History and genealogy aren't just about people. Most American stories focus on hearth and home, so a house's history is often as interesting as a person's.
Just as a person's history starts with him or her, a house's history begins with the current or most recent resident. The best place to start looking for information is the office of whoever keeps the county's land records. Typically, this is a clerk of court or a register of deeds office, but that varies according to location. When in doubt, ask at the courthouse where to find those records.
Indexes to deeds are in large ledger-style books labeled "Grantors" (the person selling the land) and "Grantees" (the person buying the land). Look for the land of the current landowner in the Grantee book.
Then take the name of the grantor in that transaction and look for his name in the Grantee book to see from whom he got the land. Continue this process back to the original owner of the land.
Sometimes it may appear that there is a missing link in this chain of ownership. That could signal that someone inherited rather than purchased the land. This will require that the researcher move over to the probate court or whatever court handles estate matters. Look for wills or administration of an intestate estate (when someone died without a will) using the names collected in the deed search.
Determining ownership of the land won't necessarily reveal who built the house. That might take a little more work in other records. Here are some different places to learn about the actual builder and/or resident in the house.
•Ask at the local library whether there are newspaper clipping or vertical files. Local papers often run feature stories on homes of historic interest.
•While at the library, see if anyone has written a county or city history. These usually include information on how communities were developed and who built the earliest homes.
•Check with state or local historic preservation organizations to see if anyone has already explored a specific house's history. Visit a meeting of the local historical society to see whether anyone is familiar with the house.
•Explore old city directories. These also will be at the library. Directories usually were printed annually or bi-annually and were cross-indexed by residents' names and street addresses. By tracking backward through the directories, it is possible to tell when a house was constructed at a specific address.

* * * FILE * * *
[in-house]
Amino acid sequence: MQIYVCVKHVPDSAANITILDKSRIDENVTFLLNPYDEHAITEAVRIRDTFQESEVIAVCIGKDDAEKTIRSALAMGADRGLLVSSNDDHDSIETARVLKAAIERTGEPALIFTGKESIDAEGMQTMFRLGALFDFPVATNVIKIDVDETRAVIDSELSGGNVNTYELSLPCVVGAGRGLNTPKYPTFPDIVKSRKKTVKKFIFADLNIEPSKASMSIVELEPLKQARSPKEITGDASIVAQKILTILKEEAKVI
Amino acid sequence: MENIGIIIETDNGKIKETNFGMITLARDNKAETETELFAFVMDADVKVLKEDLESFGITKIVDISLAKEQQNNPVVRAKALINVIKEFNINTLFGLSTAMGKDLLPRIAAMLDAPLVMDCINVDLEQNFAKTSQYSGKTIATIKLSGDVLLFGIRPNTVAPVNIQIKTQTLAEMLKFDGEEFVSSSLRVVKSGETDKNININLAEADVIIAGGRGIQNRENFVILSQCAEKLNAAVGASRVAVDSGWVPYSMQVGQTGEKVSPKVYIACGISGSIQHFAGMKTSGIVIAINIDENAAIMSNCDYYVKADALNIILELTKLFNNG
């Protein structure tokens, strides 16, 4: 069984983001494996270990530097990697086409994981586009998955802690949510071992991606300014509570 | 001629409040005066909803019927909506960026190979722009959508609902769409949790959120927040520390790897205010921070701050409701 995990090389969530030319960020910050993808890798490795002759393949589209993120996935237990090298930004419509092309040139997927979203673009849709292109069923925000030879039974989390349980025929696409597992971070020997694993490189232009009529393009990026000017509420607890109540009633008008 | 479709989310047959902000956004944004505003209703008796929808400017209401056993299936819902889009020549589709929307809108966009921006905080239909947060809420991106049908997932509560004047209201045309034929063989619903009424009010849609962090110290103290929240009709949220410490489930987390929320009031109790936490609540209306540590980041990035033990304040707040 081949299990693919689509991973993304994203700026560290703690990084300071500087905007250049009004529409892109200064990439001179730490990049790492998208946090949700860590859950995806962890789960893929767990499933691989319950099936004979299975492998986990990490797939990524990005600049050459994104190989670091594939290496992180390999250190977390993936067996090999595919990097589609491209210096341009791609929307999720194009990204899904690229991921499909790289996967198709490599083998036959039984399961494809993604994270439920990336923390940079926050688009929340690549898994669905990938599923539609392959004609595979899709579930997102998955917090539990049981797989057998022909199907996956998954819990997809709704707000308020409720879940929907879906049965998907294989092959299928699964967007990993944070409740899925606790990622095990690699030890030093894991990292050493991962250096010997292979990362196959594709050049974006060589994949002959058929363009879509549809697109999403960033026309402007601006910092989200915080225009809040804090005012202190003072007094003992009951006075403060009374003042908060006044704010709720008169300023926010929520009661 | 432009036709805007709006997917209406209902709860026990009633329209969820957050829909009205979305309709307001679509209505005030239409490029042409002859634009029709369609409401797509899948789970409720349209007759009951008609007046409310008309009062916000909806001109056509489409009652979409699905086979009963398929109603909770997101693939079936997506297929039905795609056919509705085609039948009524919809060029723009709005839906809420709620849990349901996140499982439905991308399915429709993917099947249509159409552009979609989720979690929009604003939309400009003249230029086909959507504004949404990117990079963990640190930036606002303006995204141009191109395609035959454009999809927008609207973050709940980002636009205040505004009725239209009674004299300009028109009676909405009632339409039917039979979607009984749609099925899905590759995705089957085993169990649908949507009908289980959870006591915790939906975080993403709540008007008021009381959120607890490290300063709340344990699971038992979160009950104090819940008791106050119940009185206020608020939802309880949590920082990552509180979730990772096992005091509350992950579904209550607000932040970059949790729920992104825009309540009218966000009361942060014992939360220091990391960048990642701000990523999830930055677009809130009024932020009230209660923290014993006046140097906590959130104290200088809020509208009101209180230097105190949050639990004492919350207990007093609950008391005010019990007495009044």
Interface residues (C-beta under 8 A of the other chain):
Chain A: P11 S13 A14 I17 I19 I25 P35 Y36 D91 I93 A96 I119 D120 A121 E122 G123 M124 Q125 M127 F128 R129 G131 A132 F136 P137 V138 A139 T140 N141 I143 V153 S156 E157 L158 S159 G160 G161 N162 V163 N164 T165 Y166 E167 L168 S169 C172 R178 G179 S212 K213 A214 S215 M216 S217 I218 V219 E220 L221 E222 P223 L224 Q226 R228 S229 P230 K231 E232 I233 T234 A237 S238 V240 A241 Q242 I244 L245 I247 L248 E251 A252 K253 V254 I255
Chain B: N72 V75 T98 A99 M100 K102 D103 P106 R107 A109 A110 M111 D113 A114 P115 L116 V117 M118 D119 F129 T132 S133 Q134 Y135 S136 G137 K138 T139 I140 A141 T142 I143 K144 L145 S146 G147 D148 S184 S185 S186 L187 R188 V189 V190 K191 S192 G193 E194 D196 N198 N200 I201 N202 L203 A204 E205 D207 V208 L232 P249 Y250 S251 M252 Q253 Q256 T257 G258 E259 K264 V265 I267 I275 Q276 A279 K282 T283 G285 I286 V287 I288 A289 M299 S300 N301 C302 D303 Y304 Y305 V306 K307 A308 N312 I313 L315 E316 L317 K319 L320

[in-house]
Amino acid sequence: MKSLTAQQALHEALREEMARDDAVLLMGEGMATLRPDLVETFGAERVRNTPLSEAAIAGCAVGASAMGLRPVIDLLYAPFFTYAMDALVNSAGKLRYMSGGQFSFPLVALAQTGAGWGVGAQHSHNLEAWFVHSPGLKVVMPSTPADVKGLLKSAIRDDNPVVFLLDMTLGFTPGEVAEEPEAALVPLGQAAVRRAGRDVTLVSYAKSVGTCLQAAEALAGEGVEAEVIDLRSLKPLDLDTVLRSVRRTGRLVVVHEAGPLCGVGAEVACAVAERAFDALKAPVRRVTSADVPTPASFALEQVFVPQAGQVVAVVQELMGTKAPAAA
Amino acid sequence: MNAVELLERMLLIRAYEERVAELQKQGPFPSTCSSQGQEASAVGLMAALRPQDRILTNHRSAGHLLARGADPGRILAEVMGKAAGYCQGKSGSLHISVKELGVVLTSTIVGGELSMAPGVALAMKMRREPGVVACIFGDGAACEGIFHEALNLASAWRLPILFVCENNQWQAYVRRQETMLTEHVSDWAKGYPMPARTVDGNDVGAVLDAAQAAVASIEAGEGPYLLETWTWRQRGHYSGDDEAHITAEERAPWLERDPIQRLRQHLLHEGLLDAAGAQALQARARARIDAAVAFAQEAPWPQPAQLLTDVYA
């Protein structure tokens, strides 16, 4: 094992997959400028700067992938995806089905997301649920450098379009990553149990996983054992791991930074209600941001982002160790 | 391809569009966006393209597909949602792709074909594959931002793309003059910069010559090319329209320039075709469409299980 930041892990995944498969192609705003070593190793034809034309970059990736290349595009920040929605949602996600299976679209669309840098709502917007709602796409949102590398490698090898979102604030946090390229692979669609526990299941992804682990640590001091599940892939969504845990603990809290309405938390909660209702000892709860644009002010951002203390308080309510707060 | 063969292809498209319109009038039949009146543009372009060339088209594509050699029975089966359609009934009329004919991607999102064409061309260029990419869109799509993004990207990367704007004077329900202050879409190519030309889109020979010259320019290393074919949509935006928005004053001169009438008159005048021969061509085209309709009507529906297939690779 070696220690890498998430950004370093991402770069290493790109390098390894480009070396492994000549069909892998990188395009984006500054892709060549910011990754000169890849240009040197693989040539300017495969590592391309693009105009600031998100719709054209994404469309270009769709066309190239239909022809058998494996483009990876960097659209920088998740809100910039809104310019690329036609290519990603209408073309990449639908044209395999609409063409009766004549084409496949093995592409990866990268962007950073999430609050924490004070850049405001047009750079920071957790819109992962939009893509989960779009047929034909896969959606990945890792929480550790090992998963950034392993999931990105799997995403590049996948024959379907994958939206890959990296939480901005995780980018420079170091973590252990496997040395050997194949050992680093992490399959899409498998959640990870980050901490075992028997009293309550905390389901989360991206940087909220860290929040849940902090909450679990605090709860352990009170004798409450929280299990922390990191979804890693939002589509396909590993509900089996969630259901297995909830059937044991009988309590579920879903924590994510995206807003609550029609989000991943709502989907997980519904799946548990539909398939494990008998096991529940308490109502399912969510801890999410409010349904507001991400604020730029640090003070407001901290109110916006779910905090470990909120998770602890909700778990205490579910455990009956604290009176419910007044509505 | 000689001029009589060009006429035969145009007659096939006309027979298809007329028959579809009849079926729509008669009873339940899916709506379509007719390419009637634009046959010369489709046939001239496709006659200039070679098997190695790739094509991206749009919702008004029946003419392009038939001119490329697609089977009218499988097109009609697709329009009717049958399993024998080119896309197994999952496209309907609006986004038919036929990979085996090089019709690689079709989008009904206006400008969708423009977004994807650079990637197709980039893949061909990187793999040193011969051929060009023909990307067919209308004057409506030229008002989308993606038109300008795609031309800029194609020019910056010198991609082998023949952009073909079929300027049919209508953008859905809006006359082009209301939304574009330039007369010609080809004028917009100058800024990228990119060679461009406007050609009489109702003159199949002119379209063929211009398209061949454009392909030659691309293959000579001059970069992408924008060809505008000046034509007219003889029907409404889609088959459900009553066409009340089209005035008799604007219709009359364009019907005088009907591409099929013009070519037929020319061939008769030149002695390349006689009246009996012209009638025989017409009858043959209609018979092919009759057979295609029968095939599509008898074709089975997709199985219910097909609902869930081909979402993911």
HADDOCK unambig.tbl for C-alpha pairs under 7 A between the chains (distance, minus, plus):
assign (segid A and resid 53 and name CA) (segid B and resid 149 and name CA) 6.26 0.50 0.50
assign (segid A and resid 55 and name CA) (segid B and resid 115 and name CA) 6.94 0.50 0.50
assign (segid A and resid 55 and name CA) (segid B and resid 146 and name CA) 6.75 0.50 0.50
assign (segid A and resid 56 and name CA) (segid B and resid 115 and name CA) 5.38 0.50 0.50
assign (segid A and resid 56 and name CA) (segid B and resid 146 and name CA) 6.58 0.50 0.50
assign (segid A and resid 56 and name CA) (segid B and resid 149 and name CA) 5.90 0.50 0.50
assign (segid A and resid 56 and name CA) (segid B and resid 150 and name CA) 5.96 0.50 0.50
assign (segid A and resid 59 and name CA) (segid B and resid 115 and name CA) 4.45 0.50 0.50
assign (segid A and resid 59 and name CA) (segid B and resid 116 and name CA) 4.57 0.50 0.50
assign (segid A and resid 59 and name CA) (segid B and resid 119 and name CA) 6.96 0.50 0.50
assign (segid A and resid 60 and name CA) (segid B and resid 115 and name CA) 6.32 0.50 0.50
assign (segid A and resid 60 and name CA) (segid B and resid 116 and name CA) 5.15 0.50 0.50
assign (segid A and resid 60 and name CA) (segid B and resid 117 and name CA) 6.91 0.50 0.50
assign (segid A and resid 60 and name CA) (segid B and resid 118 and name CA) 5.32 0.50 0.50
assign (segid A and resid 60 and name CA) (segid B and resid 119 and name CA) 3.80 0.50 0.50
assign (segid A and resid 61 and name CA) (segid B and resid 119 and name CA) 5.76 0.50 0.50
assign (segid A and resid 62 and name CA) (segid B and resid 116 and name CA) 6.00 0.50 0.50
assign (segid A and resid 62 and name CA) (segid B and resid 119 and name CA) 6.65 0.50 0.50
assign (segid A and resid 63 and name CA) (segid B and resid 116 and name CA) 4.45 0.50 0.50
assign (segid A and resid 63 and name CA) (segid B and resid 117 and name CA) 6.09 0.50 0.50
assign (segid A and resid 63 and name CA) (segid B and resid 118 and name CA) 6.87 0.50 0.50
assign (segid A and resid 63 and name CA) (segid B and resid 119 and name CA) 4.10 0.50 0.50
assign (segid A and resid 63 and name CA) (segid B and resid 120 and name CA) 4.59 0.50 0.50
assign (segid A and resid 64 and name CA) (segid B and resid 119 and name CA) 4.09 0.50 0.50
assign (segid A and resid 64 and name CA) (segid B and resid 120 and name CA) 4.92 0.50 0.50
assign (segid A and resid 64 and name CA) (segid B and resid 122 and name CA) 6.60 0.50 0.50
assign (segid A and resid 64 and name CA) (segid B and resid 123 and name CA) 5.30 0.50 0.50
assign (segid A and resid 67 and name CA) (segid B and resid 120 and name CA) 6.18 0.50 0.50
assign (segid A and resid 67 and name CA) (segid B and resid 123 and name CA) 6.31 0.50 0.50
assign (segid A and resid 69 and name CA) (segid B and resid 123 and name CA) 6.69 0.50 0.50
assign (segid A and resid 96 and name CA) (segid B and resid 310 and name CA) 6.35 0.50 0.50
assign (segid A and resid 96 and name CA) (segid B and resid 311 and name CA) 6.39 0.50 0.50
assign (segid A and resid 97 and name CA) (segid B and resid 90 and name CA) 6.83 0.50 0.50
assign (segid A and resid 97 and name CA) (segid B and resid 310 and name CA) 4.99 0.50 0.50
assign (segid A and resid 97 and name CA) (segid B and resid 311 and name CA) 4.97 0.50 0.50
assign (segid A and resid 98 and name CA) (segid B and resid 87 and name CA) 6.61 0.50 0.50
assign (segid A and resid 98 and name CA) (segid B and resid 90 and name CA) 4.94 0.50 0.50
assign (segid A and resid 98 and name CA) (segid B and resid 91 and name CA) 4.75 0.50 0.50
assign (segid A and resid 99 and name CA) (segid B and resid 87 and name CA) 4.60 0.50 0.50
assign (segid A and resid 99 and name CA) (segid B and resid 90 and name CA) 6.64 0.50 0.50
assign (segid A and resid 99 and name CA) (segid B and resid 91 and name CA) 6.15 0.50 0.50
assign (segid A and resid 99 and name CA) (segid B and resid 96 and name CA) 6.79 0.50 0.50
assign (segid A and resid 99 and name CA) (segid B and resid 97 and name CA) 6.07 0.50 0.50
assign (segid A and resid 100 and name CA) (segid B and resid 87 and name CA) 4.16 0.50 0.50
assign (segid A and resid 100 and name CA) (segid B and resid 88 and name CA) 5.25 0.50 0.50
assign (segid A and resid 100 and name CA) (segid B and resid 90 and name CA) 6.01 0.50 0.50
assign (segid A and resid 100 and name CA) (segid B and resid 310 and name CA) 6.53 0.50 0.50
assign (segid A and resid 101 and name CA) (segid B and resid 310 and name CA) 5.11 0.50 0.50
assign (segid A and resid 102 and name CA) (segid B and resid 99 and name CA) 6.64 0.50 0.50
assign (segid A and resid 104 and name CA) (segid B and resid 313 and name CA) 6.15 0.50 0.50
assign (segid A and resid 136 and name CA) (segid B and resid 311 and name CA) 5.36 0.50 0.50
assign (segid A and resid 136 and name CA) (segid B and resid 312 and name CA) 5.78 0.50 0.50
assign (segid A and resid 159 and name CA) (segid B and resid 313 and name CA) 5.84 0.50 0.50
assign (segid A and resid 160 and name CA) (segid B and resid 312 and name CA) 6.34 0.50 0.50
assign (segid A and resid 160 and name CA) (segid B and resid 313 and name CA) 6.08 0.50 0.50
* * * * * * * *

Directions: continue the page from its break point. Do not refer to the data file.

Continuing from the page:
•Check building permits. Here again, a check at the local courthouse probably will net the location of that office. Jurisdictions began issuing permits in most areas by the turn of the 20th century.
•Sanborn Fire Insurance maps were created from 1883 through the late 1960s for city homes. By working backward through these maps, it's possible to see when a building appeared on a town plat. The maps also show the materials with which a building was constructed - this was of great concern to insurance companies. If a town's Sanborn maps have survived, they may be online or at a local library.
•Tax offices might be a good source of information. A property's value jumps when a house is built on it. Comparing tax records from year to year would reveal that jump, indicating construction.
•Census records may provide names of people living in a particular house. The 1880 population census was the first to report the street name and house number for each household. All subsequent population censuses were supposed to contain the information, but some census takers were lax in reporting. Working from this angle will require the researcher to find a specific neighborhood using district or post office identifiers at the top of census pages.
•Don't forget to talk to the neighbors. Older neighborhoods may contain lifelong residents who can share stories about residents and activities involving the house.
•If a house was built by a local industry to house its workers or top management, seek out a history of the company to get details about the community.
There is more to a house history than names and dates. What the people who lived there did within their home is an integral part of its history.
So researchers must delve into the occupations, hobbies and lifestyles of the residents. Did they operate a small still in the basement during Prohibition? Was the resident a doctor who saw patients in his parlor? Did "society folks" live and entertain the community elite? Perhaps a political powerhouse lived there and brokered high-level government deals over cigars in the den.
Was the house filled with the laughter and happiness of children or did it ache with the pain of a chronically ill youngster? There is no escaping that researchers must seek the biographical information of the people who brought the house to life.
When all the work is done and the story is written, don't forget to donate a copy to the local library for future generations to enjoy the fruits of all that labor.